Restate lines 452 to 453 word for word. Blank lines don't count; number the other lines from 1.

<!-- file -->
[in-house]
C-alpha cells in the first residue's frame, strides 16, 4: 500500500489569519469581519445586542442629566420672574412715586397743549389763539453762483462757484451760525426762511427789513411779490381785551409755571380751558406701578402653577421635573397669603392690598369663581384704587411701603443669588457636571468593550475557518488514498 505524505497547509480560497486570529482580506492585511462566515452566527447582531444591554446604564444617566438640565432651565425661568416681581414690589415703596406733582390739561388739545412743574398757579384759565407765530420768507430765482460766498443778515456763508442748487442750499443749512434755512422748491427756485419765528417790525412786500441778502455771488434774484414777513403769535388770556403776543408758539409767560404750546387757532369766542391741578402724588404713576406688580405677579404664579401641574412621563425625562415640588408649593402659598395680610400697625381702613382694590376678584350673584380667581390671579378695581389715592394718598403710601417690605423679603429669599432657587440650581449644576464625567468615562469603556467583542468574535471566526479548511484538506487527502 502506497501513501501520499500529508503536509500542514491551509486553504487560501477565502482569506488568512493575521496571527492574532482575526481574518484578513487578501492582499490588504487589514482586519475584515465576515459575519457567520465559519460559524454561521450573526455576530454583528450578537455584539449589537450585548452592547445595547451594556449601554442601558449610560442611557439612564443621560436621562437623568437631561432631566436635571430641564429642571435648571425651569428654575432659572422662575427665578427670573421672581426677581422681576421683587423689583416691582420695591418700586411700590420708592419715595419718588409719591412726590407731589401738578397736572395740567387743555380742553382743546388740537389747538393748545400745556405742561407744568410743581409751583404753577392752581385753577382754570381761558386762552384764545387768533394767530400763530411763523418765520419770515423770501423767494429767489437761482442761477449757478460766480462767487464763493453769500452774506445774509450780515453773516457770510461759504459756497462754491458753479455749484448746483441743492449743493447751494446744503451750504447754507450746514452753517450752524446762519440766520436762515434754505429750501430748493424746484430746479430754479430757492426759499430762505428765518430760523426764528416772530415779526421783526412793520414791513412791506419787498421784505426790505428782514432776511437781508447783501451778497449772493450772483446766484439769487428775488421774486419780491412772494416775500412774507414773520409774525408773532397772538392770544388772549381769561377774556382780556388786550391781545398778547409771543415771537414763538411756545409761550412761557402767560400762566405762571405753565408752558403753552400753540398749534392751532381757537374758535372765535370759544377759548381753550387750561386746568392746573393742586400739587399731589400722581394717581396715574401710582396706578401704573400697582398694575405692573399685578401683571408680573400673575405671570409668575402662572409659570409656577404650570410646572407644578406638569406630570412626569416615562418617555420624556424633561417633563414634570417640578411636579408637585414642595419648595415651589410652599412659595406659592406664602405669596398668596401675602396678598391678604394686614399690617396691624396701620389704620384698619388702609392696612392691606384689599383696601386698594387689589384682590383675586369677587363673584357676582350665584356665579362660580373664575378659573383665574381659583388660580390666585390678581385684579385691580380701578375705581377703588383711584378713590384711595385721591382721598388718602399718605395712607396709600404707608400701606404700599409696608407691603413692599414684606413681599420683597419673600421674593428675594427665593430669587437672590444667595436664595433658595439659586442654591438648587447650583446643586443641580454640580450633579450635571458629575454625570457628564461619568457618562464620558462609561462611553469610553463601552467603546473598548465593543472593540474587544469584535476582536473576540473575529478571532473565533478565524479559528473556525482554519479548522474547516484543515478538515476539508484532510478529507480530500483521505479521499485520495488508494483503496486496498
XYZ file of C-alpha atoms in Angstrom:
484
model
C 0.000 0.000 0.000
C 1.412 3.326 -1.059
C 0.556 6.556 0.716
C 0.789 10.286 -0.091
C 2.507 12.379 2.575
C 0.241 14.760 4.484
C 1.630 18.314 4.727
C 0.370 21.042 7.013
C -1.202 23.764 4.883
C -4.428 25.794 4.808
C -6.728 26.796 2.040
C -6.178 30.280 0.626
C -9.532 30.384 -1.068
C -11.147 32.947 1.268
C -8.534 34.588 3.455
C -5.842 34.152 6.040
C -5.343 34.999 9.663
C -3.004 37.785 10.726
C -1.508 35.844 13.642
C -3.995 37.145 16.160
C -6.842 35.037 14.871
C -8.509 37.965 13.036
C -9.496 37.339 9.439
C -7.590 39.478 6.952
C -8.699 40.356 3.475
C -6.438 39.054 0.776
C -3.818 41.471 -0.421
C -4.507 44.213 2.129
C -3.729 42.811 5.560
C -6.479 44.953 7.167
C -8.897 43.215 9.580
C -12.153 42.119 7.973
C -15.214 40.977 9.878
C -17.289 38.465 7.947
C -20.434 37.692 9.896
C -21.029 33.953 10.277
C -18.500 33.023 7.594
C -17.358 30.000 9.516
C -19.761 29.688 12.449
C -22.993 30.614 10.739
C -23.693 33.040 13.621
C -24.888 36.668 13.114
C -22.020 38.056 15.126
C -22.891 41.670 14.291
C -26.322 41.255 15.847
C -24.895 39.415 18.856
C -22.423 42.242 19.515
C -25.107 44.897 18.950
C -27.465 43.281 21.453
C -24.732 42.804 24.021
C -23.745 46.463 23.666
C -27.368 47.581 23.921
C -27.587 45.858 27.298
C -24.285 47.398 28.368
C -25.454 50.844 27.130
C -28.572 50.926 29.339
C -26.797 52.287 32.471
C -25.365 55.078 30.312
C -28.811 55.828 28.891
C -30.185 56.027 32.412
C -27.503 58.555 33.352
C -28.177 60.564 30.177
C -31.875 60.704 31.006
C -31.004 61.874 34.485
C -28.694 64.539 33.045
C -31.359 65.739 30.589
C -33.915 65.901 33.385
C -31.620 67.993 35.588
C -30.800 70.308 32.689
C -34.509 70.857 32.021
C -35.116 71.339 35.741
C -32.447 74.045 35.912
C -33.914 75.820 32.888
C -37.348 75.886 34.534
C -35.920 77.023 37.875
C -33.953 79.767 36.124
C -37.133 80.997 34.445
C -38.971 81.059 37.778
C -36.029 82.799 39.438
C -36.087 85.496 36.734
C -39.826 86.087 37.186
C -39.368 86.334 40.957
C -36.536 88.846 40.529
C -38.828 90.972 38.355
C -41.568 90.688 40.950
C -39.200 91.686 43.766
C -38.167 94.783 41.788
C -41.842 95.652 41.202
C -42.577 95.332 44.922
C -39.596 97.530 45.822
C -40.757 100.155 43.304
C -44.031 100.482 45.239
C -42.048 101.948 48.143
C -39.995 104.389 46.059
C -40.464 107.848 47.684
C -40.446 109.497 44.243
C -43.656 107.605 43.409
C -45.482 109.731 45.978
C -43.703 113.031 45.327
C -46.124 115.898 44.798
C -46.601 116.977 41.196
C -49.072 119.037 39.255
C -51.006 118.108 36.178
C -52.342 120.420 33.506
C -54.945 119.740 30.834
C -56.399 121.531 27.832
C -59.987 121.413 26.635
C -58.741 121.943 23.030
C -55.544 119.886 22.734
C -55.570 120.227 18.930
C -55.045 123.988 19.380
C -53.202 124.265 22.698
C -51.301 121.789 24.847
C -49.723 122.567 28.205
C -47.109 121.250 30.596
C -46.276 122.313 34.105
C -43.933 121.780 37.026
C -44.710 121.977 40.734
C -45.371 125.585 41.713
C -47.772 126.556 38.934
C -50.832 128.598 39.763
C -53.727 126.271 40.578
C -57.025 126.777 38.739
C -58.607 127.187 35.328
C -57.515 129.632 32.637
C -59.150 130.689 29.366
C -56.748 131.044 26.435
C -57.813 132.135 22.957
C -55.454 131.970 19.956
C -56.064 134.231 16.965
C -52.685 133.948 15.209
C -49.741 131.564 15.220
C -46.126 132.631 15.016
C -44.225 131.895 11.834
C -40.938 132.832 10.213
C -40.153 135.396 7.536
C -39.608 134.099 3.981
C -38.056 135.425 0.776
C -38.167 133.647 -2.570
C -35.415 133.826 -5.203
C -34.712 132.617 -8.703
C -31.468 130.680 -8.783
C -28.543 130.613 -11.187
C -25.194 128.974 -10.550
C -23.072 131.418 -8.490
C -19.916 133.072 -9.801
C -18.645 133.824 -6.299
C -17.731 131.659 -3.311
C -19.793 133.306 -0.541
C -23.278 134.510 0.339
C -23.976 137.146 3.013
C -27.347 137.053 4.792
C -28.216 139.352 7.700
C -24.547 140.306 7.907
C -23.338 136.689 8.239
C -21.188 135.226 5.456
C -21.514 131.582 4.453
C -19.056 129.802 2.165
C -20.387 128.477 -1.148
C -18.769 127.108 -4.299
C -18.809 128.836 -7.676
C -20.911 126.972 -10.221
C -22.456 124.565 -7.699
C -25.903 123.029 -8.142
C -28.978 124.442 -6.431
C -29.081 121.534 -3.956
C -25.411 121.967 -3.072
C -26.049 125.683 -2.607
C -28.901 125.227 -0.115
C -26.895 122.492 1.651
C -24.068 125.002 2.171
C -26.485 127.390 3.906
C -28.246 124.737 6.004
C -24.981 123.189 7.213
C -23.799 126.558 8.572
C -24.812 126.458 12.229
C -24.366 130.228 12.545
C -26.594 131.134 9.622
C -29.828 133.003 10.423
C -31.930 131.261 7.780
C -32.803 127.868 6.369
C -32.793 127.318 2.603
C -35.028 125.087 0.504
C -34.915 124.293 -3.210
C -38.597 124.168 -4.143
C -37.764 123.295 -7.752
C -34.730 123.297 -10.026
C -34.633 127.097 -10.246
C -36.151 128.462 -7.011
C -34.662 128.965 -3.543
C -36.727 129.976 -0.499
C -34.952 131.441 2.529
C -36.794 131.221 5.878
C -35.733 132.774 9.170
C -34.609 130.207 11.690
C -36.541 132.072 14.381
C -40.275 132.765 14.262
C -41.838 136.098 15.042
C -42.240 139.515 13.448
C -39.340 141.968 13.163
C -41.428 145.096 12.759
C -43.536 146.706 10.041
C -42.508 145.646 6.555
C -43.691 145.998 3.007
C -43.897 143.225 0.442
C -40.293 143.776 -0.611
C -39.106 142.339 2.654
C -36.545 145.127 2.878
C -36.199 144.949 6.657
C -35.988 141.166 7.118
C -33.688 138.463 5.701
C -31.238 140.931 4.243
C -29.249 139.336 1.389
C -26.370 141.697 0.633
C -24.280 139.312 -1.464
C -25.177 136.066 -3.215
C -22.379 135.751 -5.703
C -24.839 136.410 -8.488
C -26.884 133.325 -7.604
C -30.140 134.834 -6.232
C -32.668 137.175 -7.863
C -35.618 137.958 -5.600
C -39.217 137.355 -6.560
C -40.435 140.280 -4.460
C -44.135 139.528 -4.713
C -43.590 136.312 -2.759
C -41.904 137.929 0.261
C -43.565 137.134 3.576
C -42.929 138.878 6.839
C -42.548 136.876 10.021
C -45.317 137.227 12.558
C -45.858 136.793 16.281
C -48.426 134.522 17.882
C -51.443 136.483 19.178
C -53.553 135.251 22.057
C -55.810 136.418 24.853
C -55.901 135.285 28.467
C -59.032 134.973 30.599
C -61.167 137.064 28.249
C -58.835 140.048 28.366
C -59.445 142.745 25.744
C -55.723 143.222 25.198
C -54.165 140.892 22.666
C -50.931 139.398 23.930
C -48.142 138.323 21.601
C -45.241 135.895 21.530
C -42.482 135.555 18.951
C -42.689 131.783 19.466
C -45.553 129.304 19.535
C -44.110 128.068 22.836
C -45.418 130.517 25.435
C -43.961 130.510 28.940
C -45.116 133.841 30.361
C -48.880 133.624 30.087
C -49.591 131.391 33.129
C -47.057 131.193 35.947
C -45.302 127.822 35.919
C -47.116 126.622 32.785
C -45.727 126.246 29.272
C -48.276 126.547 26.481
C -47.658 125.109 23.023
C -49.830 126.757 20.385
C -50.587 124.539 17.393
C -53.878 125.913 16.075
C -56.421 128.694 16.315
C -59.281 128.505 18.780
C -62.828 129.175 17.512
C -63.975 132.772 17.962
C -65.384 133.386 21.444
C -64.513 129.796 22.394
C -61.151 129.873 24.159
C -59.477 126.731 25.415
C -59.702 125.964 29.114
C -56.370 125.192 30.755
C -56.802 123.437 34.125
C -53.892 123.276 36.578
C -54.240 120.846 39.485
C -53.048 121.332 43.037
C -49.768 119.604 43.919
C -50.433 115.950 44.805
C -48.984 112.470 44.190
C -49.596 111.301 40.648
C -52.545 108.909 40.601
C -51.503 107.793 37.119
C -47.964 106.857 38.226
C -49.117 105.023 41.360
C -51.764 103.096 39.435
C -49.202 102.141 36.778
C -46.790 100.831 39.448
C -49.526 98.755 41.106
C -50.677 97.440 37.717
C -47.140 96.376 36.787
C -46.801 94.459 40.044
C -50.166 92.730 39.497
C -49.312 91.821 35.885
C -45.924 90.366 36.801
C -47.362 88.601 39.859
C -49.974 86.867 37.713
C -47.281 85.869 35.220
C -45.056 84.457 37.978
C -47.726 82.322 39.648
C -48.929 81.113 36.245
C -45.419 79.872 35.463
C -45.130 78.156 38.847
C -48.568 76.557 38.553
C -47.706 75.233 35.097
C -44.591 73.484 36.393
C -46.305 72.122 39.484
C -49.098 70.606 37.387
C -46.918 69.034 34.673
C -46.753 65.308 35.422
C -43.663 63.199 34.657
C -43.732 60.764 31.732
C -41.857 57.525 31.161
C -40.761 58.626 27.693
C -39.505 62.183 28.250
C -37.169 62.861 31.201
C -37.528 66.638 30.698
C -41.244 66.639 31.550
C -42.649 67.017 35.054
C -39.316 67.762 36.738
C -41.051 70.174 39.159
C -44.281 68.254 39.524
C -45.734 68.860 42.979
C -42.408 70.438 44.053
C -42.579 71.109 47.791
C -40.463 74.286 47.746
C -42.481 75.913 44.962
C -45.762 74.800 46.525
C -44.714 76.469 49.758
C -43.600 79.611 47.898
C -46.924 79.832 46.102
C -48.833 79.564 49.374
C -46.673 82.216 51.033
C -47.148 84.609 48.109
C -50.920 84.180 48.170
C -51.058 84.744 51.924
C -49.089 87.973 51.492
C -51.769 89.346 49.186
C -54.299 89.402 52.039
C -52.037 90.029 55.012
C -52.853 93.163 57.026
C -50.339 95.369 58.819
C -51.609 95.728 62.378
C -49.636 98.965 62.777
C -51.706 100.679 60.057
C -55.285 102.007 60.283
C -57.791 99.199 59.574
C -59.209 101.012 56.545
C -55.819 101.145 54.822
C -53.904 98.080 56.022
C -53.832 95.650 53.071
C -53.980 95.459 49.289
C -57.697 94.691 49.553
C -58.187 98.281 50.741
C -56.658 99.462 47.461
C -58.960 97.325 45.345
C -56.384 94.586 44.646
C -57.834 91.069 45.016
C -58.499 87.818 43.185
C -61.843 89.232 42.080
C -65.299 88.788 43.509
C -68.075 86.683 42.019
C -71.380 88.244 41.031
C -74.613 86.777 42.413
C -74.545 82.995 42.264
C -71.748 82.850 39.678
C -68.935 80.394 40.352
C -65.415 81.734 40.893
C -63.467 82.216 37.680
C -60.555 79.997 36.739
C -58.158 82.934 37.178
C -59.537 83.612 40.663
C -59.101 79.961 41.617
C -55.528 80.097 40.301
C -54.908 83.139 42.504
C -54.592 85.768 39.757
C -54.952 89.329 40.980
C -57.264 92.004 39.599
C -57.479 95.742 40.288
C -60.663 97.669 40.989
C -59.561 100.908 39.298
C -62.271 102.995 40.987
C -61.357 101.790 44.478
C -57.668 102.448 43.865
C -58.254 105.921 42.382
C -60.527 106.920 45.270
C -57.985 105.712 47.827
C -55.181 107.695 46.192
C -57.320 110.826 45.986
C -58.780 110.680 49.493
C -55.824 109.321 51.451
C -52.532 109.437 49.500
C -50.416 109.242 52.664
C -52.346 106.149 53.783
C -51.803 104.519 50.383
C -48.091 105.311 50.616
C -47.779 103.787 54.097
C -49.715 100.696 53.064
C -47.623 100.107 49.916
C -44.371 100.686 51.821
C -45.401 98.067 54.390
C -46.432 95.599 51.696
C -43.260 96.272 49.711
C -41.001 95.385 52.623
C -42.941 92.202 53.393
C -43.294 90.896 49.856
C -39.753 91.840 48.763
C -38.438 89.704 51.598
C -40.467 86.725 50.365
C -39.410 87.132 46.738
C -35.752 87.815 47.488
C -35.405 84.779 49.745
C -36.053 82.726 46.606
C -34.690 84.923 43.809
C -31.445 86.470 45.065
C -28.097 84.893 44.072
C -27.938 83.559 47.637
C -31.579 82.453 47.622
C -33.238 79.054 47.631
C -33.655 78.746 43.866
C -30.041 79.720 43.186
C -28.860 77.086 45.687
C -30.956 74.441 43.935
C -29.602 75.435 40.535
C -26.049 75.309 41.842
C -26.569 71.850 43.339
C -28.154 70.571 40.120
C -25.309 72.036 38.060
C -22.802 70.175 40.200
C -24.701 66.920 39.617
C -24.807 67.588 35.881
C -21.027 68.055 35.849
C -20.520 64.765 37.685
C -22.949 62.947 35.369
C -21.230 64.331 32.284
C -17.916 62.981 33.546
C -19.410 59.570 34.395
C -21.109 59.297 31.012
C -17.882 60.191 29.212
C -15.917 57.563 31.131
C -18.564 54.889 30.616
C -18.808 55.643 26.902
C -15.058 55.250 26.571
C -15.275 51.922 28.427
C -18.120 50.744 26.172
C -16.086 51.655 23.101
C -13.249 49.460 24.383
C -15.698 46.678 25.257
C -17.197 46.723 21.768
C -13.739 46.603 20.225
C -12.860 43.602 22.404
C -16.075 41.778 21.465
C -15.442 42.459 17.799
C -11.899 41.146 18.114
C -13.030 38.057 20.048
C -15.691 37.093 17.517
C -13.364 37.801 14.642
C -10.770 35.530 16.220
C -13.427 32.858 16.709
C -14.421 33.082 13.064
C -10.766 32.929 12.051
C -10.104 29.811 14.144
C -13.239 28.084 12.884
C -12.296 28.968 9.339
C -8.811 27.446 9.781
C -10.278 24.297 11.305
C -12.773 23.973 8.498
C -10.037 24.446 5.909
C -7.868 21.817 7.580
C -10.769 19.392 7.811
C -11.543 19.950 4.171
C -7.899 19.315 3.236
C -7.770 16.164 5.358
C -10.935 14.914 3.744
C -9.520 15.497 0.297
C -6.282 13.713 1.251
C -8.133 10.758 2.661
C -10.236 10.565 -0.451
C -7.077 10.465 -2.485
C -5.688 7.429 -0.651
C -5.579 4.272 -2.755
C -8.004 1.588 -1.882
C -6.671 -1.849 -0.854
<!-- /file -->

C -16.086 51.655 23.101
C -13.249 49.460 24.383